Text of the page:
Generators can be extended with additional definitions. Each definition overrides the previous ones on its domain, which means that applying a generator searches backwards through all definitions visible in the current scope until it finds one that fits. gen above applies to any two arguments, but a definition can be narrowed using types and conditions:

def gen{x:T, n, n, S & 'number'==kind{n} & T<=S} = {
  cast{S, x} + n

Here, x must be a typed value, and have type T, and the two n parameters must match. Furthermore, the conditions that follow each & must hold. Otherwise, previous definitions are tried and you get an error if there aren't any left. In this context : and & are syntax, not operators.

The end goal here is to define functions for use by some other program. Functions are declared with a parenthesis syntax at the top level, possibly with generator-like parameters. Types use value:type syntax rather than type value.

fn{T}(a:T, len:u64) : {
  while (len > 0) {
    a = a + 1
    len = len - 1

Here you can see that compile-time code is written in an imperative style. if, else, and while control structures are provided. Statements are separated by newlines or semicolons; these two characters are equivalent.

If possible, iteration should be done with for-each loops. In SIMD programming these loops are very important and come in many varieties, taking vectorization and unrolling into account. So Singeli doesn't provide a single for loop structure, but rather a general mechanism for defining loops. Here's what a definition looks like:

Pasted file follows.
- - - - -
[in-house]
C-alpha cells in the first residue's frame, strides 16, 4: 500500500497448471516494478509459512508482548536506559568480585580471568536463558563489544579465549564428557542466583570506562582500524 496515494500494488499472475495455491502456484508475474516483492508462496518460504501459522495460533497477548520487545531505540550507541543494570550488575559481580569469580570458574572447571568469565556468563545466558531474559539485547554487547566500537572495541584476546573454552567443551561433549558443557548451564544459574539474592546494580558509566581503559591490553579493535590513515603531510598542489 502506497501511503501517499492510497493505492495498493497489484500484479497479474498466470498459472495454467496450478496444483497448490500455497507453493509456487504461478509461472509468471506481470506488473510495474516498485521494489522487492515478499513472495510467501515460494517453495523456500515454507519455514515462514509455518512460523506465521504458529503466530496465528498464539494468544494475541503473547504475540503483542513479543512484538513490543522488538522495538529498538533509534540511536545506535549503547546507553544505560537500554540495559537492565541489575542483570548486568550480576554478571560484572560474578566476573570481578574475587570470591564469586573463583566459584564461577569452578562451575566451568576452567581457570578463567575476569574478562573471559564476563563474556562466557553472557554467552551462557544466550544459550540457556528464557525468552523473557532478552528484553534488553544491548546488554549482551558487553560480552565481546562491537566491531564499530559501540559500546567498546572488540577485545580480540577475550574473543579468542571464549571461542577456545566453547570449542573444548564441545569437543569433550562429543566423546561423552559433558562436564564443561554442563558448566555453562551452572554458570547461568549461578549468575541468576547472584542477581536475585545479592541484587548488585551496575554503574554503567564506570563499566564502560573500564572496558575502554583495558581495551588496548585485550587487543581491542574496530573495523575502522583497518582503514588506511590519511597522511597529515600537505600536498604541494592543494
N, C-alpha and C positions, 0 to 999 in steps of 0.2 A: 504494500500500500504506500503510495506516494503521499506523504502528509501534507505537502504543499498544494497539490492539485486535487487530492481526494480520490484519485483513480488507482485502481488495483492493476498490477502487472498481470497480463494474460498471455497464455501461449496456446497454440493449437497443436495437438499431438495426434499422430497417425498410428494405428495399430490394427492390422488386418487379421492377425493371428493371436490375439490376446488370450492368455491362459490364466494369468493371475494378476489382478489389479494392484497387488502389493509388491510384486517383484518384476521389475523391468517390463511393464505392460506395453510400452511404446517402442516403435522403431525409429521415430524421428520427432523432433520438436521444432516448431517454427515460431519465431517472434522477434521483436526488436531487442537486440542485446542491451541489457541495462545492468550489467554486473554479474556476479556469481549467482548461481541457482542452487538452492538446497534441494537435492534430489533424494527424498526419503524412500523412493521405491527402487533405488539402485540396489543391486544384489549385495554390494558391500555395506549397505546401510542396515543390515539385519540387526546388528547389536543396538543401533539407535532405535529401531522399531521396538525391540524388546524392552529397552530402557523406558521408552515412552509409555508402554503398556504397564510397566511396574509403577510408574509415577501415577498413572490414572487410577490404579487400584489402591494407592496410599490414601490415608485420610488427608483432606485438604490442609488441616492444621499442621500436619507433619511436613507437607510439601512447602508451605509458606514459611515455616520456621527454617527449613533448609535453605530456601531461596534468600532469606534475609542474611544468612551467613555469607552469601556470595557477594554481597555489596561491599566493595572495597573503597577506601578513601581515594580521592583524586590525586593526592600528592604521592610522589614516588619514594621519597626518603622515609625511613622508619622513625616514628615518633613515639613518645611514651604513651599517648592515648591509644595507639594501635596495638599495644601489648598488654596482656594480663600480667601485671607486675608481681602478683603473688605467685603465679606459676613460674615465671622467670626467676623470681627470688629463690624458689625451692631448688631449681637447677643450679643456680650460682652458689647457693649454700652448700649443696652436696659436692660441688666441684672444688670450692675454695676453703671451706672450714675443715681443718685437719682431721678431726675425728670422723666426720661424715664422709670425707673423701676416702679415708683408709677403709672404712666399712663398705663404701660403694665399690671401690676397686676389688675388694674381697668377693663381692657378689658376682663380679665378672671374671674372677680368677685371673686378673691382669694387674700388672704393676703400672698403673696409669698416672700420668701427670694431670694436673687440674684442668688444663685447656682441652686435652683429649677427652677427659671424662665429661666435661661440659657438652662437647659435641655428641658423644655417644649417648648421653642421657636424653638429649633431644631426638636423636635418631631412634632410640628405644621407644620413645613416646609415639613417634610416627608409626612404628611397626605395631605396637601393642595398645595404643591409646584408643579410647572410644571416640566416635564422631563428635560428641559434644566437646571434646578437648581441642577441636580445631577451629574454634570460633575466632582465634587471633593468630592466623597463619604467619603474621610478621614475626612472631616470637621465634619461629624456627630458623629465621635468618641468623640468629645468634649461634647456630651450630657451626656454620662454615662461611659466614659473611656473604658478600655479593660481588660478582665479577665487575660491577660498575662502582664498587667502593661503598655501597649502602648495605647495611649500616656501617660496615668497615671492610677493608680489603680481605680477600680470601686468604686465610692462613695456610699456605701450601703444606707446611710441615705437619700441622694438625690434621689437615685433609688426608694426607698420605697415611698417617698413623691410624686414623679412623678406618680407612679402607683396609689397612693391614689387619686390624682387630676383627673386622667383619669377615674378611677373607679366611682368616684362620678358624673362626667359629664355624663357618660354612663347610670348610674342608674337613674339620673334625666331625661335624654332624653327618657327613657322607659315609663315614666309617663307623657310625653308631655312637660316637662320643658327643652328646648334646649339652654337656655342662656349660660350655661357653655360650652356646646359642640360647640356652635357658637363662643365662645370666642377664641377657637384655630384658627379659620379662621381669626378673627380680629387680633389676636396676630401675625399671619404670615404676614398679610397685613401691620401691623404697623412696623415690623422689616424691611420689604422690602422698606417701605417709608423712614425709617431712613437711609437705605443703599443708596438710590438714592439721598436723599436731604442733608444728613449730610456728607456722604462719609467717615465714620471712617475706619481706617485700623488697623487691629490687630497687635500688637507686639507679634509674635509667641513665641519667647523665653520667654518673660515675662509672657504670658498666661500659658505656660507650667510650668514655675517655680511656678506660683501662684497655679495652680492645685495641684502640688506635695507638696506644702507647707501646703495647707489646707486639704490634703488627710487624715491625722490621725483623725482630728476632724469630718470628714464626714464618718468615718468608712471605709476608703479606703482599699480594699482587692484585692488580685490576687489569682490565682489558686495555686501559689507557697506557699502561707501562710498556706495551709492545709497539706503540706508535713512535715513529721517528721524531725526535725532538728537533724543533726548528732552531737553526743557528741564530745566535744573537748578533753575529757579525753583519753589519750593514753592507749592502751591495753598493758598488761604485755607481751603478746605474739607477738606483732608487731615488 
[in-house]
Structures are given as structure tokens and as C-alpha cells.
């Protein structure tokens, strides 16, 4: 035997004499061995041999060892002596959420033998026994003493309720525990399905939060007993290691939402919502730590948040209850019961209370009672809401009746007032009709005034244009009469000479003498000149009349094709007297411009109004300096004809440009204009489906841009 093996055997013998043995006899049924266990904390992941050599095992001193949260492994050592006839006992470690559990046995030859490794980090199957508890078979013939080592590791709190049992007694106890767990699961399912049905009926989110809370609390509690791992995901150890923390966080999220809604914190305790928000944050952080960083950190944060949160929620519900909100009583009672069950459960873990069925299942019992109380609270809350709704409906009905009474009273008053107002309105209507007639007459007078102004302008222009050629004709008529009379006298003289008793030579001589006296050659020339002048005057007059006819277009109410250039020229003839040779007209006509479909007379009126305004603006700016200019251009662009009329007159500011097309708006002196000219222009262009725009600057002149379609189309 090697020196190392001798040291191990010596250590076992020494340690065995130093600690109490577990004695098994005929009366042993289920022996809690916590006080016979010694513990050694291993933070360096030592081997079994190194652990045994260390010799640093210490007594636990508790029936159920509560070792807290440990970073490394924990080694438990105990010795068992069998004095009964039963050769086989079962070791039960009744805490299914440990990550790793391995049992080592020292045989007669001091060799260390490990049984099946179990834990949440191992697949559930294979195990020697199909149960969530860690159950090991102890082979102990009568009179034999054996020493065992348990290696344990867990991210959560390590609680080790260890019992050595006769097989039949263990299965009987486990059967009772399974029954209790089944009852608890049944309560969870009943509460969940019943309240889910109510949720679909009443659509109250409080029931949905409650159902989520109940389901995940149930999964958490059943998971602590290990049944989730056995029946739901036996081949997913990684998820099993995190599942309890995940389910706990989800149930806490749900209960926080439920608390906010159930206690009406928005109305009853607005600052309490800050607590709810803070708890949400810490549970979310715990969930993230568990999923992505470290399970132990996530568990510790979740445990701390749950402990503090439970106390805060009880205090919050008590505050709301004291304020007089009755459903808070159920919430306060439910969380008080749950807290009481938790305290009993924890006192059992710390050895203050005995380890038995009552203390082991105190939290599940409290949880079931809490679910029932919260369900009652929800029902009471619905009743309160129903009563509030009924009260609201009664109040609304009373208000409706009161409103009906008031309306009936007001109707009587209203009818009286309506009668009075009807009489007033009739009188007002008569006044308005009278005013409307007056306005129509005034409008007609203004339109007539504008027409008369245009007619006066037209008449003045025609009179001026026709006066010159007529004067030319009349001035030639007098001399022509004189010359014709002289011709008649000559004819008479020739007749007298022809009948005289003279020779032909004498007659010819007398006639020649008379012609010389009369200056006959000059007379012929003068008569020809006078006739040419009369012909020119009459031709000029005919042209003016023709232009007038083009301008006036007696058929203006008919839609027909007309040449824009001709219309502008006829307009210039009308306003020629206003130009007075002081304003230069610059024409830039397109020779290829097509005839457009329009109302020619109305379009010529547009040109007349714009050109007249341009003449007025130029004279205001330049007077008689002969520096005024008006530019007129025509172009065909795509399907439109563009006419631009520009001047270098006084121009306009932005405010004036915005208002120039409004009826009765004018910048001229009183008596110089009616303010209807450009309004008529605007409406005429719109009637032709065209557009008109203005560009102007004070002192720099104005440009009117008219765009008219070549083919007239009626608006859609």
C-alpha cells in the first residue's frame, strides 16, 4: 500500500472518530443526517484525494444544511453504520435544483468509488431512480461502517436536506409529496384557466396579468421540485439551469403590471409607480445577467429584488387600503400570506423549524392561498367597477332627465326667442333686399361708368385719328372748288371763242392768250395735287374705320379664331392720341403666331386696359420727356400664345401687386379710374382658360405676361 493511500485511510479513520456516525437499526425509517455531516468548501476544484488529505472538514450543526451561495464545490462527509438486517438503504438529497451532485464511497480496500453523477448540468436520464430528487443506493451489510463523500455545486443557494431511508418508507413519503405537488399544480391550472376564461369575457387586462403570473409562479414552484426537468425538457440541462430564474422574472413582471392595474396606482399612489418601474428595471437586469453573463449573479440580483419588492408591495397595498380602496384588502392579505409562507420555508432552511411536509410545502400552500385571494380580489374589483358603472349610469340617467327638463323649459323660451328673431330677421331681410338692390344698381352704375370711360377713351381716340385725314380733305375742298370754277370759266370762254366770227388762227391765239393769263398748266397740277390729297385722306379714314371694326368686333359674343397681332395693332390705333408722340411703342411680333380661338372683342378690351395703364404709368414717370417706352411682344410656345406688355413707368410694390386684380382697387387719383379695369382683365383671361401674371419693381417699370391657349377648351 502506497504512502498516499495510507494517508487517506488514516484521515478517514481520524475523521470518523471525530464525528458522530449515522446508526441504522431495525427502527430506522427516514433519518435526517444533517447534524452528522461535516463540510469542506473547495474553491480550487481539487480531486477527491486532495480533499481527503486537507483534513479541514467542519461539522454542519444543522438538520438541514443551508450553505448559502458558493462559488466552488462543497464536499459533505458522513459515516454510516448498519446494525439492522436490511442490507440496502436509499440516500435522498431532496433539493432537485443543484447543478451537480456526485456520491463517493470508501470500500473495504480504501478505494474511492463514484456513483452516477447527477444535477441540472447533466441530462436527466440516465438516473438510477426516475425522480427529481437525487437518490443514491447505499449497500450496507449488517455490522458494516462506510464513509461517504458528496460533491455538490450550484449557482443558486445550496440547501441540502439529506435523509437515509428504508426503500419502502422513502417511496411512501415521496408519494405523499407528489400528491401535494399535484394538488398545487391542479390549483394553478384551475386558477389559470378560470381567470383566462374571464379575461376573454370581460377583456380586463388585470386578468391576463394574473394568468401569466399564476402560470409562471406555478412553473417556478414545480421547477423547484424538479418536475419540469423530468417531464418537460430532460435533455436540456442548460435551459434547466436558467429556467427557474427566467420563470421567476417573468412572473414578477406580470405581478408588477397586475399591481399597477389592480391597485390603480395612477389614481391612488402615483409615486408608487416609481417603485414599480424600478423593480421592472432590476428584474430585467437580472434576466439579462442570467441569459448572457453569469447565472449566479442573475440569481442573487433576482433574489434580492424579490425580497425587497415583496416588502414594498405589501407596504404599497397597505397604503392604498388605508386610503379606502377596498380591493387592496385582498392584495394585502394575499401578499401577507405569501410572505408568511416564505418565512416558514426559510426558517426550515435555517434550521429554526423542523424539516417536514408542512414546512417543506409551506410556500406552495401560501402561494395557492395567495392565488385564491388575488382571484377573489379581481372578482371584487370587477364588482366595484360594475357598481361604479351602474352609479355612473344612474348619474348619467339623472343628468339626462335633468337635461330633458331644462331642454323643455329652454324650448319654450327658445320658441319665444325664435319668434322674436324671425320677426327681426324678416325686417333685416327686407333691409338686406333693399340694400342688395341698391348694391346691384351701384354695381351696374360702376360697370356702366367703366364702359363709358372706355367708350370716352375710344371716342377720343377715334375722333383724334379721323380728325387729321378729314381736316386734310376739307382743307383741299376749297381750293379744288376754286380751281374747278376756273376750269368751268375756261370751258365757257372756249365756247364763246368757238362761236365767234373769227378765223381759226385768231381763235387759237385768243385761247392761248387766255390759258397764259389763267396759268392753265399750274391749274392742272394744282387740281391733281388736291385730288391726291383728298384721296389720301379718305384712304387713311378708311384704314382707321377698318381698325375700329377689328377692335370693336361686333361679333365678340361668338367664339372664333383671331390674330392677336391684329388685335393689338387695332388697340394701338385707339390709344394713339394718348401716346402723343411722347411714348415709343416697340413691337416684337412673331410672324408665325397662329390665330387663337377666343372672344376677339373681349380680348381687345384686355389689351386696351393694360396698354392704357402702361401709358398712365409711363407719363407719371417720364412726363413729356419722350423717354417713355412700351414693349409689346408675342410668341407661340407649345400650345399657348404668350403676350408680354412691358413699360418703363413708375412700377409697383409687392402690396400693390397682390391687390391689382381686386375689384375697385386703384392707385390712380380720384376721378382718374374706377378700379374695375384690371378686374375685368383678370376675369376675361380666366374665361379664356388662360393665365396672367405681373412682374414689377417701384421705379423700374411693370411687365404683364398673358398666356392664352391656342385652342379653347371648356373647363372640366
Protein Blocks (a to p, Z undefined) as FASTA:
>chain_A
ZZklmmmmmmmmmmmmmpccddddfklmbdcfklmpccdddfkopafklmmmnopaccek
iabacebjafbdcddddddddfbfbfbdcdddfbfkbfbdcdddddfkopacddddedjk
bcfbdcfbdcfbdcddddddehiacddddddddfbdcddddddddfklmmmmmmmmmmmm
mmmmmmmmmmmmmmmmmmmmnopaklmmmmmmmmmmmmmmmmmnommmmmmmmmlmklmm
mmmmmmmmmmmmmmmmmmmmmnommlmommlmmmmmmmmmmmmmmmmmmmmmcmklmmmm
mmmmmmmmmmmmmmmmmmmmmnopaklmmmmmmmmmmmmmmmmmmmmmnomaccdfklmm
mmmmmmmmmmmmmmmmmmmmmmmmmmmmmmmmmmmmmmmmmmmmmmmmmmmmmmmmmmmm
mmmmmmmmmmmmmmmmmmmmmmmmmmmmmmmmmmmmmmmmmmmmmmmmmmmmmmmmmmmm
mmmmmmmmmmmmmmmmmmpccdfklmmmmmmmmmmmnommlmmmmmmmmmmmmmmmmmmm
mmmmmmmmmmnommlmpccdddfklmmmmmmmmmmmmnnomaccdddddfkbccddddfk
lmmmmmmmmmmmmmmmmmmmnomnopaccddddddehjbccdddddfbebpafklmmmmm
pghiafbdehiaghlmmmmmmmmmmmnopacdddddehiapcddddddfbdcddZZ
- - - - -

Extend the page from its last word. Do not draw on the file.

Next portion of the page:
def for{vars,begin,end,block} = {
  i:u64 = begin
  while (i<end) {
    exec{i, vars,block}
    i = i+1

While this loop is an ordinary generator (allowing other loops to call it), special syntax is used to invoke it on variables and a code block. Here's an example with two pointers:

@for (src,dst over i from 0 to len) {
  src = 1 + dst

Outside the loop, these variables are pointers, and inside it, they are individual values. It's exec in the loops definition that performs this conversion, using the given index i to index into each pointer in vars. Each variable tracks whether its value was set inside the loop and writes to memory if this is the case.